“On completion of these scenarios we all gathered back at the station where one of our senior crew members sprung a great act at being a diabetic having a hypo, and being suitably angry and aggressive.”
Roger Couch, New Quay RNLI’s Lifeboat Operations Manager, added: “It was great for our lifeboat crew members to work with the lifeguards as it builds a deeper understanding of each other’s roles and encourages teamwork between us. This is of great benefit when dealing with real life casualty care situations.”
Coastguard rescues dog stuck on cliffs
LAST TUESDAY (Aug 27), New Quay RNLI’s inshore D-class lifeboat, Audrey LJ, was tasked by Milford Haven Coastguard to assist the Coastguard with a dog stuck on the cliffs near New Quay.
The volunteer crew launched the inshore lifeboat at 1.50pm with four crew members on board and made their way south down the coast.
Brett Stones, New Quay RNLI’s helm said: “We located the dog on the cliffs by Castell Bach, near Cwmtydu. We stood by while the Coastguard team caught the animal. The dog was unharmed and safe with the Coastguard so we were stood down.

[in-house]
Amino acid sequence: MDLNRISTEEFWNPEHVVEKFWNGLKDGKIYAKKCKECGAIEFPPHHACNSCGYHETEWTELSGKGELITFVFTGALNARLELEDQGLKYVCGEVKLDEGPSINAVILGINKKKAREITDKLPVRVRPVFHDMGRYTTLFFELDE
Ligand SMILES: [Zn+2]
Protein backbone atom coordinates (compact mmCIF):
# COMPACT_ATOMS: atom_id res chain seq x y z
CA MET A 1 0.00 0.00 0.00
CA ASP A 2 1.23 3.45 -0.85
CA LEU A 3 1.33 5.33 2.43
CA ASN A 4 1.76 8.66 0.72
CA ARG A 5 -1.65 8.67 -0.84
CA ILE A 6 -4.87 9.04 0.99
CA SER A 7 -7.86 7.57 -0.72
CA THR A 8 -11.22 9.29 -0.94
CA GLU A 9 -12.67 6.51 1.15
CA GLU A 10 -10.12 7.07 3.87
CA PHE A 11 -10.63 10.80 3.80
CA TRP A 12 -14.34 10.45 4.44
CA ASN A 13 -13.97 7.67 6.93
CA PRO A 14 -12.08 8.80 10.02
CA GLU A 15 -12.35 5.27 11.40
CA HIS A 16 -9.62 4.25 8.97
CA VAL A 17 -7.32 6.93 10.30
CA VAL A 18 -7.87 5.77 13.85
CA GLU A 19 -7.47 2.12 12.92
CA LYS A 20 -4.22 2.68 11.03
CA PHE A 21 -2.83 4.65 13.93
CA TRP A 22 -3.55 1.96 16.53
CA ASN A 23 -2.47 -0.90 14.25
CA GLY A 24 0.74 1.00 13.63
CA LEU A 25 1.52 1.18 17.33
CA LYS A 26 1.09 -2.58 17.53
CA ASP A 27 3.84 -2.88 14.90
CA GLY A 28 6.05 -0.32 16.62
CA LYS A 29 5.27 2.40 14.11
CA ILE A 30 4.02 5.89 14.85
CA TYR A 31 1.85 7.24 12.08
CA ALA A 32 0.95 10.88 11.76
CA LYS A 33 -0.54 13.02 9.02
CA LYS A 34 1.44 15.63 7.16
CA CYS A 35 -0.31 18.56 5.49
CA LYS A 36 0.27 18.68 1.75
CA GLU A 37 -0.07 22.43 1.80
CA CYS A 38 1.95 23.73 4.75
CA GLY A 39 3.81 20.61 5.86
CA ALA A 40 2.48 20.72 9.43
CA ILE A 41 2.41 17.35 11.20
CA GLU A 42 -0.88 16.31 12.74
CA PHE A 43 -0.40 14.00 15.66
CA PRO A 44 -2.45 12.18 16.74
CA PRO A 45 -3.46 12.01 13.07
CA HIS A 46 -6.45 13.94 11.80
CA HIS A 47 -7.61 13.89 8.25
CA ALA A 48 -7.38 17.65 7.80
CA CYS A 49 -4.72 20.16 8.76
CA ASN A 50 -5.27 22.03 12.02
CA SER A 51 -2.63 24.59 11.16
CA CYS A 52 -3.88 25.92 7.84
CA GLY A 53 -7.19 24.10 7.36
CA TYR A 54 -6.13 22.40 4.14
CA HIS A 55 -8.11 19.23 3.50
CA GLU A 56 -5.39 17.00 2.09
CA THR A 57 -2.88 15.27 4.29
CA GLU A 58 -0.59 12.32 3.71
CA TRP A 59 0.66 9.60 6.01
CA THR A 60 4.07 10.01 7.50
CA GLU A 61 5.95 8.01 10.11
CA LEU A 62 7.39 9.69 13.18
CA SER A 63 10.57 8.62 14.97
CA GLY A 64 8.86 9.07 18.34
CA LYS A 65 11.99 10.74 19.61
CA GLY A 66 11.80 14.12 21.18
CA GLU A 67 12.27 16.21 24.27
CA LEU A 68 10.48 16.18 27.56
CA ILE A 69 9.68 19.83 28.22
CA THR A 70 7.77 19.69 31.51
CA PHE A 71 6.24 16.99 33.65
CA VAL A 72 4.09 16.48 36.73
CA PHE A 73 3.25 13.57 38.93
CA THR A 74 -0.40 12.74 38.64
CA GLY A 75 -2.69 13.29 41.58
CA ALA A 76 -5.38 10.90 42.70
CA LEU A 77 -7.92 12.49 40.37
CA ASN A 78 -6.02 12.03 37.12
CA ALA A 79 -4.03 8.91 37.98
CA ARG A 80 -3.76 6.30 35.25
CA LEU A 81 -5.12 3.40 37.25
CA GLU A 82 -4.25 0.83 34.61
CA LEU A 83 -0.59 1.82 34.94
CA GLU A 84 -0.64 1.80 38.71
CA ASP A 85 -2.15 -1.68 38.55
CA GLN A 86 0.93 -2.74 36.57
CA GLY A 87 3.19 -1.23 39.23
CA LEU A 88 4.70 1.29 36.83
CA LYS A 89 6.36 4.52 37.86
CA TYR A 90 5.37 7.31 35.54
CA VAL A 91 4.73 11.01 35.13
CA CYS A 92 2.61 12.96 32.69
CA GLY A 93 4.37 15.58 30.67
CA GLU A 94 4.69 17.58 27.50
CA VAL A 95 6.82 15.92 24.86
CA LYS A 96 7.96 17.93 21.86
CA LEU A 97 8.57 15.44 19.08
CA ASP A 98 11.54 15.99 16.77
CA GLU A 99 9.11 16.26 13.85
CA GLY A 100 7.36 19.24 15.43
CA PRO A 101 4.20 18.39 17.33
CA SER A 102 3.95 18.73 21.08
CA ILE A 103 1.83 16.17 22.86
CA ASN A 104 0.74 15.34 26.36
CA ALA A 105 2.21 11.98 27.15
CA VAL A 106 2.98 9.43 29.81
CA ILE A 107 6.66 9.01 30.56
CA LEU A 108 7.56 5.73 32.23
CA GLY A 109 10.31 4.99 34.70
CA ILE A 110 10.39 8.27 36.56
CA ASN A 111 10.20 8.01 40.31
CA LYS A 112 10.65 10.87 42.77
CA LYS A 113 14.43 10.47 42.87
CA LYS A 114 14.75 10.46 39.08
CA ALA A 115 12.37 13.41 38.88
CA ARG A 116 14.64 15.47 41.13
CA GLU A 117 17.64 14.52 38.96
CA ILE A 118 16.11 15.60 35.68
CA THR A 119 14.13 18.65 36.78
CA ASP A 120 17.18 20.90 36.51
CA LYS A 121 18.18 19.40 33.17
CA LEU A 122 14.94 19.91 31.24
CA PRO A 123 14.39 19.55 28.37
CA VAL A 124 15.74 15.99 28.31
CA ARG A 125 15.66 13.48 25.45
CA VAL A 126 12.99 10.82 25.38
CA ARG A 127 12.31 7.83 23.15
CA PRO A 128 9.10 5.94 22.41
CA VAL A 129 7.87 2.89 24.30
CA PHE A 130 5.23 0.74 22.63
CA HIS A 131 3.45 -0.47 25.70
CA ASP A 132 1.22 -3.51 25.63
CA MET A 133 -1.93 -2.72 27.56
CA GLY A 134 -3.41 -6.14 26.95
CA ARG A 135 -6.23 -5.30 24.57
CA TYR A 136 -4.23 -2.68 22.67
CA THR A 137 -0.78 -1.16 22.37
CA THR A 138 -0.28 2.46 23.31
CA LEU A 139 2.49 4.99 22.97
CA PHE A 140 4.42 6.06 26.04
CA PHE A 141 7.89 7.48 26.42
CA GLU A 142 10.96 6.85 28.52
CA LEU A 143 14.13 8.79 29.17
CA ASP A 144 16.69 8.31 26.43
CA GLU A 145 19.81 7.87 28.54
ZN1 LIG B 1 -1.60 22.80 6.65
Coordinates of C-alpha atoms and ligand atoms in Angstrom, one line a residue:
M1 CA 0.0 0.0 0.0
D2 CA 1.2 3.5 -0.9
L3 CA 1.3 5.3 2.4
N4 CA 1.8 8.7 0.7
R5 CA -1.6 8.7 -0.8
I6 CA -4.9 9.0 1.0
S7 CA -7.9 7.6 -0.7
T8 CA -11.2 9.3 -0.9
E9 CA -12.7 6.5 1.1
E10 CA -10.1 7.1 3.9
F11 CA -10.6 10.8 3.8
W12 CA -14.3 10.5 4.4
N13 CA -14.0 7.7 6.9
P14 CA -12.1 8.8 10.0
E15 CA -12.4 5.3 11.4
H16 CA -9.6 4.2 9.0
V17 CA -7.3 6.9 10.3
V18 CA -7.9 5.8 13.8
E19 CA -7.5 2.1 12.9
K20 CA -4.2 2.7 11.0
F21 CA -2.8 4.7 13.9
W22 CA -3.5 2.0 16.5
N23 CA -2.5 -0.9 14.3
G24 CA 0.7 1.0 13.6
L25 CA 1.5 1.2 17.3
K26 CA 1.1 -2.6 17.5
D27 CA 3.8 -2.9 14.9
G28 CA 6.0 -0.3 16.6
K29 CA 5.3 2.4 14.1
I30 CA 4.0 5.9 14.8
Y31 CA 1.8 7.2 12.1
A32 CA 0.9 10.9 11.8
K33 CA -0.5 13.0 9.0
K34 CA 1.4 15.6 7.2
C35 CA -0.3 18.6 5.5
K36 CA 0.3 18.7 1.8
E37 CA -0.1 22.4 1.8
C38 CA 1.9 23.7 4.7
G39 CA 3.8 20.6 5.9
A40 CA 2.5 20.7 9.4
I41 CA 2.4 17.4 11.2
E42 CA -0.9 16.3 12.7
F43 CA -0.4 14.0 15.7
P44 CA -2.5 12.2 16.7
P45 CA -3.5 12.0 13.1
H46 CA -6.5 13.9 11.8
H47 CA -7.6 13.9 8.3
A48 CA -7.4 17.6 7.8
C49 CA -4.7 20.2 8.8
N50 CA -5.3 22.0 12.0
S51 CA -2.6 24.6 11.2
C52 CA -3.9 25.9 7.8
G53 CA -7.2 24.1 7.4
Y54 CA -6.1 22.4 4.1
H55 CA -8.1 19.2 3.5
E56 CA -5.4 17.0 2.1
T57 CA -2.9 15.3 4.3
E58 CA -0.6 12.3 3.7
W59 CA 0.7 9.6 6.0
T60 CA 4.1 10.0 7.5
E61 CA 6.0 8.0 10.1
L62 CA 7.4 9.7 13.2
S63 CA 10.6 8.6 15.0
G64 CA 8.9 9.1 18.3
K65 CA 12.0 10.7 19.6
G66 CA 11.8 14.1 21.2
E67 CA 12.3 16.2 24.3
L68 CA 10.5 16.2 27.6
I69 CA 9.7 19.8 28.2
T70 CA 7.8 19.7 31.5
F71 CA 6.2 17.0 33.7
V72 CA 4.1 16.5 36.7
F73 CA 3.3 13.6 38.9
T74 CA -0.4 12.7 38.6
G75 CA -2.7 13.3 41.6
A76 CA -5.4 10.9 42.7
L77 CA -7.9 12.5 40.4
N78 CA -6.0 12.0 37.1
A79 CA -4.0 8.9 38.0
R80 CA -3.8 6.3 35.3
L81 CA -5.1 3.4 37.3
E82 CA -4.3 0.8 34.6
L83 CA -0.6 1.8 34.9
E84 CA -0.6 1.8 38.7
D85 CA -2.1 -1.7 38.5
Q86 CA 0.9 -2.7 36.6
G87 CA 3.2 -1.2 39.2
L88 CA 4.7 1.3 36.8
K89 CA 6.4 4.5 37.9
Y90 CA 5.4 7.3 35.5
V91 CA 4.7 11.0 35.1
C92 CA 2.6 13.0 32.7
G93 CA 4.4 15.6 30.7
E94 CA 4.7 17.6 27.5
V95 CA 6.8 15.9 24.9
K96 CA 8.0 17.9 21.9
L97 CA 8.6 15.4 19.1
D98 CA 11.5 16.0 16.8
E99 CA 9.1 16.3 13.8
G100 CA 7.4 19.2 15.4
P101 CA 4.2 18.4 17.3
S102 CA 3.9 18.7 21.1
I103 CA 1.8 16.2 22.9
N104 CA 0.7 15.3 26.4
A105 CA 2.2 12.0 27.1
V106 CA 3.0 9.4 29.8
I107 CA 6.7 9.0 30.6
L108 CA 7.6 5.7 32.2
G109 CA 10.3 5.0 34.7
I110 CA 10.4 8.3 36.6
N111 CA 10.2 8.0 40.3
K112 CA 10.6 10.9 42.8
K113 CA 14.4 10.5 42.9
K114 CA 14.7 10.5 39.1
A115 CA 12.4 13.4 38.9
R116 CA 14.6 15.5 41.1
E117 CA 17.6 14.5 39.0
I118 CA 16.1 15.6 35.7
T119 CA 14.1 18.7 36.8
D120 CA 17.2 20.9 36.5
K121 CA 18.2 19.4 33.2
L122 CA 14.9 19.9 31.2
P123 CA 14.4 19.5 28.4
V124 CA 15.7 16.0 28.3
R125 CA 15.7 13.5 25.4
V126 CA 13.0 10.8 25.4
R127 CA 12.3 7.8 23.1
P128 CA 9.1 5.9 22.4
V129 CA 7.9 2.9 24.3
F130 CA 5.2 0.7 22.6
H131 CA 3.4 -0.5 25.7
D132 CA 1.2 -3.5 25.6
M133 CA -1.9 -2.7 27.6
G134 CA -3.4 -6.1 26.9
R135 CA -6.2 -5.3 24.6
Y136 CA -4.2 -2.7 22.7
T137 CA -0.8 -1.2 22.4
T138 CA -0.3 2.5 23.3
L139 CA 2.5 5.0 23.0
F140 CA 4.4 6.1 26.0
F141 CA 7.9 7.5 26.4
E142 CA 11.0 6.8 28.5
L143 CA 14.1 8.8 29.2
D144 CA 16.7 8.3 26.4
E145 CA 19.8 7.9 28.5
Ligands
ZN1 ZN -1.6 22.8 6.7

“However, while returning to station we were then tasked to a small vessel with engine failure. We towed the stricken boat with three people on board back to New Quay. We rehoused the inshore lifeboat and it was ready for service by 2.40pm.”
New maintenance Lorries cut carbon emissions
The Ground Maintenance Team has purchased three new lorries to support ground maintenance services in Ceredigion.
The new lorries will move Ceredigion County Council’s Ground Maintenance Service’s equipment to and from the grounds that they look after. The lorries will also take cut grass away for composting. This provides the most efficient way of maintaining the areas that the team is responsible for.
Councillor Dafydd Edwards is the Cabinet member responsible for Highways and Environmental Services together with Housing. He said: “The new vehicles replace ones which had provided excellent service for almost 20 years. They are fitted with Euro 6 engines which are considerably more efficient and better for the environment.”
The Grounds Maintenance Team is also incrementally introducing electric-powered mowers, blowers, hedge cutters and strimmers into its fleet. This equipment is better for the environment, is easier to use and causes less noise and vibration.
The new lorries support Ceredigion County Council’s commitment to be a net-zero carbon council by 2030.